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Group Of Pac-12 Football Players Threatening To Opt Out Of 2020 Season

Ross Everett
by in NCAAF on
  • The Pac-12 is playing a ‘conference only’ schedule this fall due to the COVID-19 pandemic.
  • On Friday, the conference released a new schedule pushing the start of the season back to September 26.
  • The group of players threatening to ‘opt out’ are citing not only COVID-19 fears but issues of systemic racism and economic empowerment.

A group of Pac-12 football players has gone public with a laundry list of grievances and is threatening to opt out of the 2020 college football season if they’re not addressed. Many of the concerns are related to the COVID-19 pandemic and assuring safety for student athletes but others deal with racial and economic issues. Here’s how the Las Vegas Review Journal described the situation:

The players posted a statement on The Players’ Tribune website and social media with the hashtag #WeAreUnited and sent out a news release. The release listed the names of 12 Pac-12 players from nine schools, including Oregon star safety Jevon Holland, and provided a statement from each one.

The release says hundreds of players throughout the Pac-12 are concerned about the risks of COVID-19 and that the conference and NCAA lack transparency, uniformity and adequate enforcement infrastructure.

The group makes a number of references to racial, economic and other systemic issues but it sounds as if their most immediate gripe is protecting athlete safety during the pandemic based on a statement from Oregon State defensive back Jaydon Grant:

“Since the system is willing to risk our health and safety in the midst of the global pandemic, we must look out for each other. With so much uncertainty around COVID, we cannot wait until it strikes the world of college football. We must act now to ensure our safety playing the game we all love, and that is why we are united.”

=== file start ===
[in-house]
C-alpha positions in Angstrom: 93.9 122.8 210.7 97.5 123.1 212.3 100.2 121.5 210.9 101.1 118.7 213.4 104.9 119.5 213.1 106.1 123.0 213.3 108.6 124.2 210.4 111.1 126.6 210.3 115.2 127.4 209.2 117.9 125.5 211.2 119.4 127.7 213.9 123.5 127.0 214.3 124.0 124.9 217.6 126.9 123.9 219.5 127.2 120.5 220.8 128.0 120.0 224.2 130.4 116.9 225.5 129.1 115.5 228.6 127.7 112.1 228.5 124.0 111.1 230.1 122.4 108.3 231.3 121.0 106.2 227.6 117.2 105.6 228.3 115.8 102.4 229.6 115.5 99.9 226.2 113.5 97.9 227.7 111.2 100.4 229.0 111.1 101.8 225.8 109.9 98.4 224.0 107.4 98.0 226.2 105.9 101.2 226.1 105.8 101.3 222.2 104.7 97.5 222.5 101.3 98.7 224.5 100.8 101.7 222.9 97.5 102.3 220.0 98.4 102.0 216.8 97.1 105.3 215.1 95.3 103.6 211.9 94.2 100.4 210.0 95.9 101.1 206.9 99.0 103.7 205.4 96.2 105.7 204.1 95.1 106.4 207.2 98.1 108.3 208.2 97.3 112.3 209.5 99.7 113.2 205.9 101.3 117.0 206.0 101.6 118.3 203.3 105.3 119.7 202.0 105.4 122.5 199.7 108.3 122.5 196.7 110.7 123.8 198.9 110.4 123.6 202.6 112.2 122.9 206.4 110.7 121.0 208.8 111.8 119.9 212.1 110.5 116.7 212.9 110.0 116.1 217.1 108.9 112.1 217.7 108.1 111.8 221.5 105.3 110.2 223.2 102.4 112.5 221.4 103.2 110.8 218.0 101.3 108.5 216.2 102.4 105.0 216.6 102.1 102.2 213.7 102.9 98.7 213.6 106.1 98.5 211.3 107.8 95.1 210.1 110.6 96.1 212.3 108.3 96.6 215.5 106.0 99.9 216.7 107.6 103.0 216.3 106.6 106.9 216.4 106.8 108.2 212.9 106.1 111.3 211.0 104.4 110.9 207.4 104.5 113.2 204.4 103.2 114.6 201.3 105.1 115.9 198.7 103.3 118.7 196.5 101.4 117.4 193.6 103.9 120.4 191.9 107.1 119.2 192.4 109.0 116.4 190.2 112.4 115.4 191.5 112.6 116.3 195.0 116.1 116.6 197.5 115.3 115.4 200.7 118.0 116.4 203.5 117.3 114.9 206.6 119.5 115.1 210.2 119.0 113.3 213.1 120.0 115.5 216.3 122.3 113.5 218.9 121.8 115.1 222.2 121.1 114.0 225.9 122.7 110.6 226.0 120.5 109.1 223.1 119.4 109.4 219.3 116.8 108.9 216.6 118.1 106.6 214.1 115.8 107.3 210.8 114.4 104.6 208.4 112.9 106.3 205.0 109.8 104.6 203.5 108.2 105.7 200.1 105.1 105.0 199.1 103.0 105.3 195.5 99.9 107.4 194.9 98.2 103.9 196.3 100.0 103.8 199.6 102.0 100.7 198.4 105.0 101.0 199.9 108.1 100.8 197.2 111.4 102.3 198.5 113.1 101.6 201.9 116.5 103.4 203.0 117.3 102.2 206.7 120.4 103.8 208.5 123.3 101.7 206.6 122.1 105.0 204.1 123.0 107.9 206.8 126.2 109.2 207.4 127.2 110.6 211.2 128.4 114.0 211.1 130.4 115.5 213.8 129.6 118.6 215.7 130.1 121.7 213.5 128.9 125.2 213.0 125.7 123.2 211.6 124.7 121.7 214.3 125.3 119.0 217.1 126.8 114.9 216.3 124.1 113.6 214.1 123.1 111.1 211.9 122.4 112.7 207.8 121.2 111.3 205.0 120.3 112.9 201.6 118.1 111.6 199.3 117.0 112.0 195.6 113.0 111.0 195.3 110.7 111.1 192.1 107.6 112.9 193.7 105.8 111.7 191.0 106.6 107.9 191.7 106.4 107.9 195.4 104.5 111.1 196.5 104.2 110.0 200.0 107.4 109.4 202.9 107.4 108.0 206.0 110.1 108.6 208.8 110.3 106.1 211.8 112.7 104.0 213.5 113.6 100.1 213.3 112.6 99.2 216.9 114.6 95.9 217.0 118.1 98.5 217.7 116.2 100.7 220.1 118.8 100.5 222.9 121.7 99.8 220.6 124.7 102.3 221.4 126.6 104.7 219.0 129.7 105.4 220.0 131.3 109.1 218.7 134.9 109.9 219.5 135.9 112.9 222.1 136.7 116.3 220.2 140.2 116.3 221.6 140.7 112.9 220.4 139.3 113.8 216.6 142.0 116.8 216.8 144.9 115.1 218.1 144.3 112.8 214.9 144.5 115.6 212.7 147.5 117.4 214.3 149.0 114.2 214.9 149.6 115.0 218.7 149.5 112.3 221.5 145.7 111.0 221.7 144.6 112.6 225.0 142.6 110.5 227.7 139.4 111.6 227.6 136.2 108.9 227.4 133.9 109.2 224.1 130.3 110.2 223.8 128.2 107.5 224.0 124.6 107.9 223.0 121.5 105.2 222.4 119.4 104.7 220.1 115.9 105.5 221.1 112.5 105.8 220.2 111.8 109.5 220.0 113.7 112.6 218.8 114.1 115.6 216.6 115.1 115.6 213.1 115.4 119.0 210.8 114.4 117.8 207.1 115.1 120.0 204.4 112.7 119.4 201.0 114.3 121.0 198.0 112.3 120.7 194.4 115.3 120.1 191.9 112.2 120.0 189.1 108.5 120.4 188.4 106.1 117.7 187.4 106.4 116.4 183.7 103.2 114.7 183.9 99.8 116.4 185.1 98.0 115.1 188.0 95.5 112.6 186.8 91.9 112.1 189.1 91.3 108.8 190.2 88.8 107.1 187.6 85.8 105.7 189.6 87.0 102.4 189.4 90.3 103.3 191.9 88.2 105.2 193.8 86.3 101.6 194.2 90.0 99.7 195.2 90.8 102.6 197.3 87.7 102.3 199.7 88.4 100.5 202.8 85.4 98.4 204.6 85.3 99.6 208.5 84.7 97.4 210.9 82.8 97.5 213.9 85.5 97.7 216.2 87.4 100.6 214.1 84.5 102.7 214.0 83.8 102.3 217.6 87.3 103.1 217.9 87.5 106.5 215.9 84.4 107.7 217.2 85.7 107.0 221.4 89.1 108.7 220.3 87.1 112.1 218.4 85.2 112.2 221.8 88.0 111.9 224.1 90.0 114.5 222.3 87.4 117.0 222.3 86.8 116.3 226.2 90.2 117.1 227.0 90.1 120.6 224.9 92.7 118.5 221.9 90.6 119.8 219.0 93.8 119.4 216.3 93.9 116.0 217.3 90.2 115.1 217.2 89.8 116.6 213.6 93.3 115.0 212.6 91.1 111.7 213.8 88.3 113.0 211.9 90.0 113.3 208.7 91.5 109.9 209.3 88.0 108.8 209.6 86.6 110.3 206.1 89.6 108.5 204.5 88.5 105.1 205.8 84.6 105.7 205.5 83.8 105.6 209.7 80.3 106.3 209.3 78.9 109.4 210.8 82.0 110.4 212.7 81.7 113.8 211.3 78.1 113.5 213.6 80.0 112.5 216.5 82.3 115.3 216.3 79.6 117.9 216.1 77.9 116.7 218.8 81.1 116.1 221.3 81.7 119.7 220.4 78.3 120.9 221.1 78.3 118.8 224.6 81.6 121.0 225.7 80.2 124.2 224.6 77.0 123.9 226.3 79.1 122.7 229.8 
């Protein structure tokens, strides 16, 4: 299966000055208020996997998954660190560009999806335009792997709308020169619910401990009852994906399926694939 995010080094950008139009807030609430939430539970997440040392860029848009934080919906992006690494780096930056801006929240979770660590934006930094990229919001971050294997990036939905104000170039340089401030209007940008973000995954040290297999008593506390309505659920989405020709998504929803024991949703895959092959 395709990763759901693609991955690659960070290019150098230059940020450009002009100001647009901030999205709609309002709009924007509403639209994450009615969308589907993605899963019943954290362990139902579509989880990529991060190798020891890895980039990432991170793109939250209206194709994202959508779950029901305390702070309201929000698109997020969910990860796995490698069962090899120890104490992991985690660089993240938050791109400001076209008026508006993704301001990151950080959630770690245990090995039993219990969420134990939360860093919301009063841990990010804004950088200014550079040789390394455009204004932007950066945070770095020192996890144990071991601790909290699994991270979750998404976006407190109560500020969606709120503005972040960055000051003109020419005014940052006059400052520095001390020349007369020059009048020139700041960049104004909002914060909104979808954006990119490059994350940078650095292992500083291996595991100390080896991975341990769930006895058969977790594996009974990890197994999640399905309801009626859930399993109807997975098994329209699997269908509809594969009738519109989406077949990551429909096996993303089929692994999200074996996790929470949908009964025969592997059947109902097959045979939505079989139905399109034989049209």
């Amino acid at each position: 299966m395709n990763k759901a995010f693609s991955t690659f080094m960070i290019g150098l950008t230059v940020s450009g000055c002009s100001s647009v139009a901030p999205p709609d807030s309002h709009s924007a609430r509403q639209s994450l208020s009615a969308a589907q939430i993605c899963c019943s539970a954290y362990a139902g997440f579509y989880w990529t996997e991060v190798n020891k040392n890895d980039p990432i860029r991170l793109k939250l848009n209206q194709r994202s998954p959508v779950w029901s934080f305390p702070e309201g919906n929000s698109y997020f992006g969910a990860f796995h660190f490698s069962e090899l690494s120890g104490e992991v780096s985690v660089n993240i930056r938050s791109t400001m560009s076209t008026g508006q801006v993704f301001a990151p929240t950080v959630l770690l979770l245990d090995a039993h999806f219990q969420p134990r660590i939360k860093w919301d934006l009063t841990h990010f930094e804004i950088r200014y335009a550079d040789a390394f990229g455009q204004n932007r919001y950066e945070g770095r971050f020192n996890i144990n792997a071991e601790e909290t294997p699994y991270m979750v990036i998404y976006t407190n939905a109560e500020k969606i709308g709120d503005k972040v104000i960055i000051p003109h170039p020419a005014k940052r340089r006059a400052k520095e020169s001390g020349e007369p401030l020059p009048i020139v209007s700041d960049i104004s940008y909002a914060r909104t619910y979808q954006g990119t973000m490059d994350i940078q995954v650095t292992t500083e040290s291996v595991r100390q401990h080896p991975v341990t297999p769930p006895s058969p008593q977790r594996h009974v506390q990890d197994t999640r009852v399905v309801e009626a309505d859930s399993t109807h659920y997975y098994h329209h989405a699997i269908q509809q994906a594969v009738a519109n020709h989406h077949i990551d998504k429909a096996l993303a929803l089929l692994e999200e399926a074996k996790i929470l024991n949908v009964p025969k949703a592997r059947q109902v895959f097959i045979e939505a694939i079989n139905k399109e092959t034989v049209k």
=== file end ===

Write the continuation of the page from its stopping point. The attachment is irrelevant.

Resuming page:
The Pac-12 released a statement on Saturday morning indicating that they have not been contacted by this group, nor have the athletic departments of any member institutions:

“Neither the Conference nor our university athletics departments have been contacted by this group regarding these topic. We support our student-athletes using their voices, and have regular communications with our student-athletes at many different levels on a range of topics.”

The group also indicates that they are ‘forming alliances’ with players from other conferences:

“#WeAreUnited in our commitment to secure fair treatment for college athletes. Due to COVID-19 and other serious concerns, we will opt out of Pac-12 fall camp and game participation unless the following demands are guaranteed in writing by our conference to protect and benefit both scholarship athletes and walk-ons.”

Oregon’s Jevon Holland cited the need for compensation for players based on the massive revenue football programs bring to schools and the conference:

“This is important to me because I want to see the young men that are being exploited by the PAC12 & NCAA have the right to earn money for their families. I want the safety of my peers lives to be placed higher than the sport they play. If we are treated like employees then we should be compensated as such.”

There are some specific demands listed including:

  • Player-approved health and safety standards enforced by a third party selected by players to a ddress COVID-19 and serious injury, abuse and death.
  • 50% of a sport’s revenue distributed evenly to athletes.
  • Medical insurance for six years after college.
  • Reduced pay of Pac-12 Commissioner Larry Scott, coaches, administrators.
  • 2% of revenue to support financial aid for low-income Black students and community initiatives.
  • Use university endowment funds to protect all college sports. As an example, the players cite Stanford’s recent announcement that it will discontinue 11 varsity sports while the school has an $27 billion endowment.

It’ll be interesting to see where this goes. It’s not that any of the player concerns are unwarranted–to the contrary, all of the major issues they raise are extremely important. Important enough, in my opinion, that throwing them all into one long list of demands underscores the gravity of each. Were it me advising these group of athletes I’d suggest prioritizing one at a time to give each sufficient focus.

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